The famille verte plate (10.2.12) demonstrates the detailed design using flowers and birds. The dominant color on the plate is green, so it is classified in the verte or green family. Different shades of green with accents of iron-red overglaze form most of the design. The famille rose plate (10.2.13) depicts a common theme of children and a woman with different household items scattered about. The significant shades on the plate use pinks or roses and other overglaze enamels.    


    Porcelain plate with birds in flower shrubs

    Figure \(\PageIndex{12}\): Famille verte plate

    (1662-1722, porcelain) (Public Domain)     

    Porcelain plate with a woman and her children

    Figure \(\PageIndex{13}\): Famille rose plate

    (mid-18th century, porcelain with overglaze

    polychrome enamels and gold, 3.5 x 21.3 cm) 

    (Public Domain)

    The porcelain vase (10.2.14) has an opening resembling a garlic bulb on the elongated neck and a rounded body. The bright, colorful painting portrays a woman sitting on a rock next to a bowl of pomegranates, symbolizing fertility. "One of the boys holds a branch of Osmanthus. The Chinese name for Osmanthus is a homophone for "noble." As the plant blooms during the same month as the imperial examinations in the fall, it also signifies literary success. These two concepts reveal that the painting symbolizes the wish to bear high-ranking sons. The two-sentence poem sets an autumnal mood: 'The infinite moon is born in the branches/When blossoms are at their fullest, autumn naturally has come.'"[3] Like most ceramics, the vase was made and fired in pottery workshops and sent to Beijing or another city to be decorated. The figures are finely drawn, and the images of the figures and shrubs expose the Chinese knowledge of European painting methods. The ceramics were also marked on the bottom to indicate the owner or use.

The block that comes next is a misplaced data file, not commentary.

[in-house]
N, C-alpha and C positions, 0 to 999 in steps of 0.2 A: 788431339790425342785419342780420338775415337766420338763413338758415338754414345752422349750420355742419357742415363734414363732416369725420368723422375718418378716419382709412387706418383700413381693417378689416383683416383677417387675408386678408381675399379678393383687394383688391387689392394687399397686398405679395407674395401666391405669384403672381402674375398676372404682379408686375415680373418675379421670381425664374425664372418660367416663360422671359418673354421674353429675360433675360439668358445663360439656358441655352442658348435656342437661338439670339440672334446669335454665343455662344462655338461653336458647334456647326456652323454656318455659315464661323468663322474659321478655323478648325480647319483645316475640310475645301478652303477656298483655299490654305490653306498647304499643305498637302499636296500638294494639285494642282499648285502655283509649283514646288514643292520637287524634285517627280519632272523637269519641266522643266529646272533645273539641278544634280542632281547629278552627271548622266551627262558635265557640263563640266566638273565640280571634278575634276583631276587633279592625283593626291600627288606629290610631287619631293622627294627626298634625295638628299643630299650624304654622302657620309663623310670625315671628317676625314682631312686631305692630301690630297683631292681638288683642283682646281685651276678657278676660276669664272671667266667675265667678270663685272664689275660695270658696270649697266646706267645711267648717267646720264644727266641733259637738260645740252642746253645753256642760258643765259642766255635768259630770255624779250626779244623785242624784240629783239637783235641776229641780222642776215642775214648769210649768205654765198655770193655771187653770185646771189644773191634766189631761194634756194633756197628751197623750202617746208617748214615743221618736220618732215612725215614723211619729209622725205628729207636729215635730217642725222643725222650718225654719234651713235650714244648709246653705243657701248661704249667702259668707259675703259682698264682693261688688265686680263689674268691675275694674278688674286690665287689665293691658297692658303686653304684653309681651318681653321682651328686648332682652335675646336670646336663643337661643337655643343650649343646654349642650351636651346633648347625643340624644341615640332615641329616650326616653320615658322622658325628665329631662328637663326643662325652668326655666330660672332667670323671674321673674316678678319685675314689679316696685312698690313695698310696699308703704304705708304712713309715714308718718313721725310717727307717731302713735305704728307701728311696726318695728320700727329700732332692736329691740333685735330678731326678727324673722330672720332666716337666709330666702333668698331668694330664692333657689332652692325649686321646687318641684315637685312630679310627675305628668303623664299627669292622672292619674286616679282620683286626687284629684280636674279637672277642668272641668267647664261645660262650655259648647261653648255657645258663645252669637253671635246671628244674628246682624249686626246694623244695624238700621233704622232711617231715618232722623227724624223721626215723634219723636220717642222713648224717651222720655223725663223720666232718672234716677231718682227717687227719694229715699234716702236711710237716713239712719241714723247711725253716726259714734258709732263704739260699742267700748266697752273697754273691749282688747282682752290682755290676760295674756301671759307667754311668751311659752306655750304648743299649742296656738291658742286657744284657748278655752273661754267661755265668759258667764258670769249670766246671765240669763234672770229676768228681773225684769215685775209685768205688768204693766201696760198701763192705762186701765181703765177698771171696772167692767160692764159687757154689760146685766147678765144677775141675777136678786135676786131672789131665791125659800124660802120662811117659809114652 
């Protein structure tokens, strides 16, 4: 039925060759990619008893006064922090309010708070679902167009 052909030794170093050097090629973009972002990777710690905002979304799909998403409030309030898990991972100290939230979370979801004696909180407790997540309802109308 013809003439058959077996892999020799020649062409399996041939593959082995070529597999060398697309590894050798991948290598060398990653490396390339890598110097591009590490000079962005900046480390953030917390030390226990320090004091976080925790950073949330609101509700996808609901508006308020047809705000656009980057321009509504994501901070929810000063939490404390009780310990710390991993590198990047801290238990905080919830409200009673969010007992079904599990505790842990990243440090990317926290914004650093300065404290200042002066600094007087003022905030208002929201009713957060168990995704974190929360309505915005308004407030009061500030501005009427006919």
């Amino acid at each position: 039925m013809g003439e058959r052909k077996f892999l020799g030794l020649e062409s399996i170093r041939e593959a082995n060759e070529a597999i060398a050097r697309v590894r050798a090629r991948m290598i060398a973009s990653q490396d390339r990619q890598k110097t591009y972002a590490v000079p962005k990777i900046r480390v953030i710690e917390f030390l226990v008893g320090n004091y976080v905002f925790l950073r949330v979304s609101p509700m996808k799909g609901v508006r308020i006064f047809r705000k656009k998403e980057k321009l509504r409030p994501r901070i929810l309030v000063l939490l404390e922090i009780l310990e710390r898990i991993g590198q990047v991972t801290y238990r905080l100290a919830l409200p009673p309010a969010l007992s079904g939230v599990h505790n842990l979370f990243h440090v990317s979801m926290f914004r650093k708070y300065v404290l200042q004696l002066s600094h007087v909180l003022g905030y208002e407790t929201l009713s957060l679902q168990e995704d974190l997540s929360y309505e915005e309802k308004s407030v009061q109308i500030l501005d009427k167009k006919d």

vase with a painted scene of a woman on a rock
    Figure \(\PageIndex{14}\): Vase of bottle shape with “garlic” mouth (1736–1795, 17.2 x 9.5 cm) (


    Summer Palace 

    The Summer Palace in Beijing was part of the imperial garden, covering 2.9 square kilometers; only a quarter of the space was land. The space has over 3,000 buildings and "artificial features such as pavilions, halls, palaces, temples, and bridges to form a harmonious ensemble of outstanding aesthetic value."[4] Initially commissioned by the Qing emperor in the late 1700s, the site was used for multiple functions, including administrative, residential, spiritual, and recreational. In the 1850s, the site was highly damaged by fighting in the Second Opium War and then reconstructed. A layout (10.2.15) for the Summer Palace, as it appeared in 1888, was made with pen, ink, and watercolor, demonstrating the vast expanse of the site. The map shows the temples, villages, bridges, soldiers' barracks, gardens, and natural elements of lakes and mountains.